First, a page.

Pushing the privacy envelope… too far

I use Comcast for my high-speed Internet access, so I wasn’t pleased to learn that Comcast was selling its customers’ online browsing history (“clickstream”) to anyone willing to pay for that info. Here are some excerpts from a transcript of a roundtable discussion at last month’s OpenData 2007 Conference, in New York City:  

“Seth: So for 40 cents, Comcast is selling what of mine? They are selling… my entire clickstream?

“David: Your entire clickstream, and some user info that identifies you. So if 123 is your user ID per the time that you’re a Comcast customer, and your entire clickstream.

“Audience member: So that’s essentially the same [as the] AOL data [sale issue] that there was a lot of furor over.

“David: It’s beyond that.

“Audience member: It’s way beyond that…

[later]

“David: When I see some of the information that our client have on users, it seems a lot more scary to me than what you can gain from clickstream information. It might just be me, I might be numb to the clickstream information. But some of the credit card information that we know some people are capturing is a lot more scary…than some of the exhaust on the clickstream side…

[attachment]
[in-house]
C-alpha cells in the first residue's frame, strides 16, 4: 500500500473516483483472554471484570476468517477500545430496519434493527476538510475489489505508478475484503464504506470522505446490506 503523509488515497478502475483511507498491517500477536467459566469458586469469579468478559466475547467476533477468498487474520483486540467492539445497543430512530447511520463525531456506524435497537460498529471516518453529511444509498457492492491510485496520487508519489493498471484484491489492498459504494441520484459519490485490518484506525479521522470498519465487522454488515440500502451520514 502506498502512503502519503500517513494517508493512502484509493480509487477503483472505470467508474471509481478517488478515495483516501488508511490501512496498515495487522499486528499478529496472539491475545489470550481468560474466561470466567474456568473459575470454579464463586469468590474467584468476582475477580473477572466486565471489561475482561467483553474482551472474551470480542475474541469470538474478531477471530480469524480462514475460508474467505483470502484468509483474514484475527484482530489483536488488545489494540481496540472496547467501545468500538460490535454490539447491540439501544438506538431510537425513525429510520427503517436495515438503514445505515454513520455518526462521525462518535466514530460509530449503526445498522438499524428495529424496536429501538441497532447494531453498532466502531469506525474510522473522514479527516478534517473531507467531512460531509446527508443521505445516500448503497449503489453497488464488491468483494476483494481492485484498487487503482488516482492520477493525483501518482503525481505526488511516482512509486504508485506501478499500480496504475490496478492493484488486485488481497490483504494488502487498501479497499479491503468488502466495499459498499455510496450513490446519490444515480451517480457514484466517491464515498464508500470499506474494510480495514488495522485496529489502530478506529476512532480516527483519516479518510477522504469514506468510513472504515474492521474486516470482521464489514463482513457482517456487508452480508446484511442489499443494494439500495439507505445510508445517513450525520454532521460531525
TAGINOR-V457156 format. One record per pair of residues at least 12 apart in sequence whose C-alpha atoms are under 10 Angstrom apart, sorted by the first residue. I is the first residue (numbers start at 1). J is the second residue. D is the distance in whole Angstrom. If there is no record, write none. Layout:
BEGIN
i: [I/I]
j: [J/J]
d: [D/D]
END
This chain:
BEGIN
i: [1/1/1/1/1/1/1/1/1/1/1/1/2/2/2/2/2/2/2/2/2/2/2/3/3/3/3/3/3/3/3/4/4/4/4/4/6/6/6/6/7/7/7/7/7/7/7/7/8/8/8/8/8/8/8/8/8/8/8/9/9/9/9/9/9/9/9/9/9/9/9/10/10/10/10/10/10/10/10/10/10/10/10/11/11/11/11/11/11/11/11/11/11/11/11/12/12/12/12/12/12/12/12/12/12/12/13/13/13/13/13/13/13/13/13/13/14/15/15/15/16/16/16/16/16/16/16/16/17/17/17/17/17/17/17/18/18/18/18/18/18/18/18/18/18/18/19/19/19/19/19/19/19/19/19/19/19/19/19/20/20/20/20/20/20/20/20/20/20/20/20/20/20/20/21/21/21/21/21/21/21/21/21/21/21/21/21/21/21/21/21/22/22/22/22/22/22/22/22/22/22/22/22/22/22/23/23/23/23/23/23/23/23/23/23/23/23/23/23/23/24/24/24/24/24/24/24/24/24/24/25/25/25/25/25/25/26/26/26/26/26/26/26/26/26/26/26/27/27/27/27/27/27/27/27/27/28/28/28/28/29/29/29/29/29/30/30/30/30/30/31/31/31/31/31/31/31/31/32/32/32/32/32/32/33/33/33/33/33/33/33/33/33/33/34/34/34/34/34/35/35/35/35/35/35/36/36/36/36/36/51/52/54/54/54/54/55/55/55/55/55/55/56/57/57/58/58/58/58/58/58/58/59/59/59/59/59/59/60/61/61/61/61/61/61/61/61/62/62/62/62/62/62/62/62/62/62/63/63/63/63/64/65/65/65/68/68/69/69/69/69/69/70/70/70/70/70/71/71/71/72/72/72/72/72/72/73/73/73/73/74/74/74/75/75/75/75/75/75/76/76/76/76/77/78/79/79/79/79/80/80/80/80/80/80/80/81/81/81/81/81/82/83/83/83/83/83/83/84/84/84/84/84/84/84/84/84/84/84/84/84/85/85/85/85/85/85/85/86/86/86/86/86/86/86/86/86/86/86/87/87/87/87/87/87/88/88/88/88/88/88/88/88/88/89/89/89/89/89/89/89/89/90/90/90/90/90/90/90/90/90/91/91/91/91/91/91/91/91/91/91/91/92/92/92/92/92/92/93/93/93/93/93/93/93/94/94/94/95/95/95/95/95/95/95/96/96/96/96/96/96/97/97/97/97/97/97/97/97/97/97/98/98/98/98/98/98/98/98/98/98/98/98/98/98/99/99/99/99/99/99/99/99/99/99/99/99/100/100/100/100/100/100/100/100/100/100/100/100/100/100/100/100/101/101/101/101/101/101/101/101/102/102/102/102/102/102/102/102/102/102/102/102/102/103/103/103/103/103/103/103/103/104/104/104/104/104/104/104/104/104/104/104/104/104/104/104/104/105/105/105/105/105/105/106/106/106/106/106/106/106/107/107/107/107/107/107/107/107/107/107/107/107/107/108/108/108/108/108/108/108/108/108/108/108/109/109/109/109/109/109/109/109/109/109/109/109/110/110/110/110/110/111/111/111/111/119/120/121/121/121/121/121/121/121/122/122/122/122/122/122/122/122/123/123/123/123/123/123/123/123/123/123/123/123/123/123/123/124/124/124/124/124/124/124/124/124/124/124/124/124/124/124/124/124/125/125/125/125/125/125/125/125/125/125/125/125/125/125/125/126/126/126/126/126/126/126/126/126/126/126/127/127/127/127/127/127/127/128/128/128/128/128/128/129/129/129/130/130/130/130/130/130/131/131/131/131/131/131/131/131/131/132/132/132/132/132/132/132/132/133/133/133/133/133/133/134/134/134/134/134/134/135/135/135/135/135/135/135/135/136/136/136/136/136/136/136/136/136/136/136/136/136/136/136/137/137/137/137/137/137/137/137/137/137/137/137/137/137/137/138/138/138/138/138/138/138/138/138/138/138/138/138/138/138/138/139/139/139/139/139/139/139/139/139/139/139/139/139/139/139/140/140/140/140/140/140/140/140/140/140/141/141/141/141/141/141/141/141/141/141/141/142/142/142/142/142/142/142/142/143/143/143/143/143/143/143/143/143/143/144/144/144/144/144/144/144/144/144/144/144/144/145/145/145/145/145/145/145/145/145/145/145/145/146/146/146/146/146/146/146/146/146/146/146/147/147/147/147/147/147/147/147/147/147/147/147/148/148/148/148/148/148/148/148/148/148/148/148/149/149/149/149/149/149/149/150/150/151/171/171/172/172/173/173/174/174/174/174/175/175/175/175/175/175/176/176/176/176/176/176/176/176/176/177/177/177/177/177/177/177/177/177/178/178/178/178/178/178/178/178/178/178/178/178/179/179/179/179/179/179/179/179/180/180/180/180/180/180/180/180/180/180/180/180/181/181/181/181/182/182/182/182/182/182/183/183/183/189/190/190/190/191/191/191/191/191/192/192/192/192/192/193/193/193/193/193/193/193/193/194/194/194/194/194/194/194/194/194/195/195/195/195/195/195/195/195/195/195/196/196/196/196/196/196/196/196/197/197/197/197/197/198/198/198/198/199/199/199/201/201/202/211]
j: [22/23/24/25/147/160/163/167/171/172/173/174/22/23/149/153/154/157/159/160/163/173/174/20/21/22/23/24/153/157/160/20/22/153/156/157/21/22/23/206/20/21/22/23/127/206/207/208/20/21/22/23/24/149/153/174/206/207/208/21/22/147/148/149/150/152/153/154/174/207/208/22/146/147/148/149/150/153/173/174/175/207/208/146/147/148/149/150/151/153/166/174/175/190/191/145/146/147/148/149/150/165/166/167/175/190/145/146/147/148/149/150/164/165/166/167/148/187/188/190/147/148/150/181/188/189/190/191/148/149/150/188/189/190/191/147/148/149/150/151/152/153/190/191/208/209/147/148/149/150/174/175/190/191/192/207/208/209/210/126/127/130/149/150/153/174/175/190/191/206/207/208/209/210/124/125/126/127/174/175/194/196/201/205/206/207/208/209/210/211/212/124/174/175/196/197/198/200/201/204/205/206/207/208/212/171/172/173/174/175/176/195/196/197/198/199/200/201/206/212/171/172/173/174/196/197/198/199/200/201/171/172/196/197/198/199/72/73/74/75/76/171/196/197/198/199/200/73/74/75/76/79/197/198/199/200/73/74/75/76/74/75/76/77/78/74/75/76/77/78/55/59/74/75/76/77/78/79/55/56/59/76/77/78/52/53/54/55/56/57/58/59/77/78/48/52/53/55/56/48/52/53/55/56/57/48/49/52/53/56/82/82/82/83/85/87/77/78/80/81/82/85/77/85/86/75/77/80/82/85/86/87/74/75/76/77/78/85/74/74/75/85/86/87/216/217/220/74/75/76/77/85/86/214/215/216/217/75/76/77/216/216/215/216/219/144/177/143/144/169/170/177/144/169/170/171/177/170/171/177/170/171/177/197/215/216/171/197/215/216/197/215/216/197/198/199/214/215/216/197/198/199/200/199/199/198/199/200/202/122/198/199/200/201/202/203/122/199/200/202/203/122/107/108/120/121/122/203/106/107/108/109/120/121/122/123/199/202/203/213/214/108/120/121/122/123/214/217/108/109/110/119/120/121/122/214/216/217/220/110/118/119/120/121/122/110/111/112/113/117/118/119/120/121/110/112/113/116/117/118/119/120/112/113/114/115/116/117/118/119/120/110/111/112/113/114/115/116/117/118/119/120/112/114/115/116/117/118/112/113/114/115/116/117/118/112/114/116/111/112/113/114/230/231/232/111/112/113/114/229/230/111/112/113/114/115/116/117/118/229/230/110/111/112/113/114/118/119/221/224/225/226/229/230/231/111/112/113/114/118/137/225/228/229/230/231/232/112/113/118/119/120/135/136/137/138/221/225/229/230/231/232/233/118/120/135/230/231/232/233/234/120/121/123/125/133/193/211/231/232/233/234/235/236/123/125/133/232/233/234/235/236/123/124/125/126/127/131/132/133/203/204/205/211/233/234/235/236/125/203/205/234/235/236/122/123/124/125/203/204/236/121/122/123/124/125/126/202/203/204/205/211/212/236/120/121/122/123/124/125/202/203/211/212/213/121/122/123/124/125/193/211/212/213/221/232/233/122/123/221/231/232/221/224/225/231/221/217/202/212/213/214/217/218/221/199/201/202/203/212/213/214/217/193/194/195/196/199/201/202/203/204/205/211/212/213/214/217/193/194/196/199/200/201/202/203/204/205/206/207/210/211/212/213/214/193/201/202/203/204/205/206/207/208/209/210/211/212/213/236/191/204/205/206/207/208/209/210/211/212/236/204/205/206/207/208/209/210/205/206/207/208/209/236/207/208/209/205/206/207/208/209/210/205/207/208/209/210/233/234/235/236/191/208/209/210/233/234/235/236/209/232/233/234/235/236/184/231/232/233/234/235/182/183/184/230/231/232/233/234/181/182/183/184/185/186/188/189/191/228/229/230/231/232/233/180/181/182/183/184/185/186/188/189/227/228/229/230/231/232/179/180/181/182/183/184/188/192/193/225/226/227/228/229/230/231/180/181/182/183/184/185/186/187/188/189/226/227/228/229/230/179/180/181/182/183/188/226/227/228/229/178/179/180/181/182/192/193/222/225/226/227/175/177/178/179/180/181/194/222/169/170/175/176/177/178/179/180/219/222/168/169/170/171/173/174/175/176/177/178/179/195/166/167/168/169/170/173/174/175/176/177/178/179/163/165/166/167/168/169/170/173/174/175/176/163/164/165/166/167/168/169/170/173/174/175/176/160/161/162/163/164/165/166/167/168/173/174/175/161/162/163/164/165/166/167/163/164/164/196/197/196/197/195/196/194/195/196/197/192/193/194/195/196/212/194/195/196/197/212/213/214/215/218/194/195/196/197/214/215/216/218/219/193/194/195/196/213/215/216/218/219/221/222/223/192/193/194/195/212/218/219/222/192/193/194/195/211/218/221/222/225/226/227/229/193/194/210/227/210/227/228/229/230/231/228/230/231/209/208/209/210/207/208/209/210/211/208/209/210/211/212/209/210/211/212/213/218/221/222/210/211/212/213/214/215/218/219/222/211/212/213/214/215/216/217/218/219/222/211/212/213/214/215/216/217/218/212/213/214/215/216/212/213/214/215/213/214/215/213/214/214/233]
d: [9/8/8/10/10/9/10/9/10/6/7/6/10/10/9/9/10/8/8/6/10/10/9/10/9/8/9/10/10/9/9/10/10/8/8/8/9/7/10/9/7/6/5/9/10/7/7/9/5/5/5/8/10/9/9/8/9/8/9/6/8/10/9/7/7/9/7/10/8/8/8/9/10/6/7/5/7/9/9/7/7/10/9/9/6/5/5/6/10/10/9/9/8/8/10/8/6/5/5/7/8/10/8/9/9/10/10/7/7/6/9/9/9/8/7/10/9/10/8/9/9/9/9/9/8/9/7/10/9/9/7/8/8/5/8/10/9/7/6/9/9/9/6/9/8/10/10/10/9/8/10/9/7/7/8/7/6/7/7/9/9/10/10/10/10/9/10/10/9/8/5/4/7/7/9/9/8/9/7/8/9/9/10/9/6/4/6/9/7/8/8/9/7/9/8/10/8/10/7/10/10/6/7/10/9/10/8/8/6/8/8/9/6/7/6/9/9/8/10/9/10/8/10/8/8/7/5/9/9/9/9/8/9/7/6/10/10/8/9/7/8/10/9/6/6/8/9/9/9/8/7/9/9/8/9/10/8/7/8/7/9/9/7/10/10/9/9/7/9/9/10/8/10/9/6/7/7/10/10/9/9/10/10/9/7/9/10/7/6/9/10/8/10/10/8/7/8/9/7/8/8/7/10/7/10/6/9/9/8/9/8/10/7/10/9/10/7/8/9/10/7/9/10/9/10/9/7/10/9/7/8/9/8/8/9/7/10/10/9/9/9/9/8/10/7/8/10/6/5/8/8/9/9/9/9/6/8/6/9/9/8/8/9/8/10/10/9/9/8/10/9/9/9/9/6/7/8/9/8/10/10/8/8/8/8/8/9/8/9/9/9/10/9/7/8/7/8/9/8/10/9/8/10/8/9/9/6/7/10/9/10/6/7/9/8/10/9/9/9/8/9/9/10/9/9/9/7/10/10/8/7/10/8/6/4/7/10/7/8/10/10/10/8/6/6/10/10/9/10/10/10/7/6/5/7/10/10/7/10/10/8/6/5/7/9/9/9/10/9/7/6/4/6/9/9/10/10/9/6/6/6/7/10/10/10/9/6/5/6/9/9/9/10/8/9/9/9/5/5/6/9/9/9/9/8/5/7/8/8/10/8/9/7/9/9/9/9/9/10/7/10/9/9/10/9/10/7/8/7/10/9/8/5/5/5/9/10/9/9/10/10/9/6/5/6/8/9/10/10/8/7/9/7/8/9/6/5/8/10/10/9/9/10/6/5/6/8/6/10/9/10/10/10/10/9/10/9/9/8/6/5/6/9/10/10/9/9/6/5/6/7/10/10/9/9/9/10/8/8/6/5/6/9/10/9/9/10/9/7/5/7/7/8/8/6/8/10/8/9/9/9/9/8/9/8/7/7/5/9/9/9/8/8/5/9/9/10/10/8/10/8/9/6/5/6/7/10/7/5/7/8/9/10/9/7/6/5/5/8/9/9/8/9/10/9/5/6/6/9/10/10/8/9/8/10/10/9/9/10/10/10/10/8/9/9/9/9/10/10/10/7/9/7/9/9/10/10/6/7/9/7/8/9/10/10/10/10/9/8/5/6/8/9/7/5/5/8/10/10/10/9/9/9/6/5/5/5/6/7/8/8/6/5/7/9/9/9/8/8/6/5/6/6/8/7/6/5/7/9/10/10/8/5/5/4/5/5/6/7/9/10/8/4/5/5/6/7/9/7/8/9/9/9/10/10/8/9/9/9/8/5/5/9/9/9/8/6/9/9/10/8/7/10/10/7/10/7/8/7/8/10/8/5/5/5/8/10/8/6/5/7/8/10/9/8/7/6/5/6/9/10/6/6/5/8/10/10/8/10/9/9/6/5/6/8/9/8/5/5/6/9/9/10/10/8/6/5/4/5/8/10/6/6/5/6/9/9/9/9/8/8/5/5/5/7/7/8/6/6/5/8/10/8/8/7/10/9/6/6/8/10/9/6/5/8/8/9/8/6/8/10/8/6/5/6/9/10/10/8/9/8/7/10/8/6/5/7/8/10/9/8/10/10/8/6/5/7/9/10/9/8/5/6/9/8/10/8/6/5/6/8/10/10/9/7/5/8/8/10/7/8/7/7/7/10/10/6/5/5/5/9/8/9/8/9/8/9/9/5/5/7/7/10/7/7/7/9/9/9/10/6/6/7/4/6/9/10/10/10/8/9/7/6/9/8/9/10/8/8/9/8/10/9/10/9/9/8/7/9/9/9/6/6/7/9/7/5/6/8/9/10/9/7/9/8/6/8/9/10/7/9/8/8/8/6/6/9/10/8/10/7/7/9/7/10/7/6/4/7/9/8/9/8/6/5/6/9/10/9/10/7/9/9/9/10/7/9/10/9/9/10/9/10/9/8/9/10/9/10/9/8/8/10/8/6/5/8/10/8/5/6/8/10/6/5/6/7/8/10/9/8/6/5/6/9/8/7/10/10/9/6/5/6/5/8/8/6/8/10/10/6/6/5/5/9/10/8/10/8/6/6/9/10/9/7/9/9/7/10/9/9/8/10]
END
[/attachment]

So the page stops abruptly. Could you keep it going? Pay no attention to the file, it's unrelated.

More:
[later]

“David: We get clickstream information, basically like the history looks like in your browser. We don’t get the underlying information like what kind of videos have been played or [other] rich elements. Although…it is available.”

Great news, huh? Has anyone seen this reflected in Comcast’s Privacy Policy? I sure haven’t…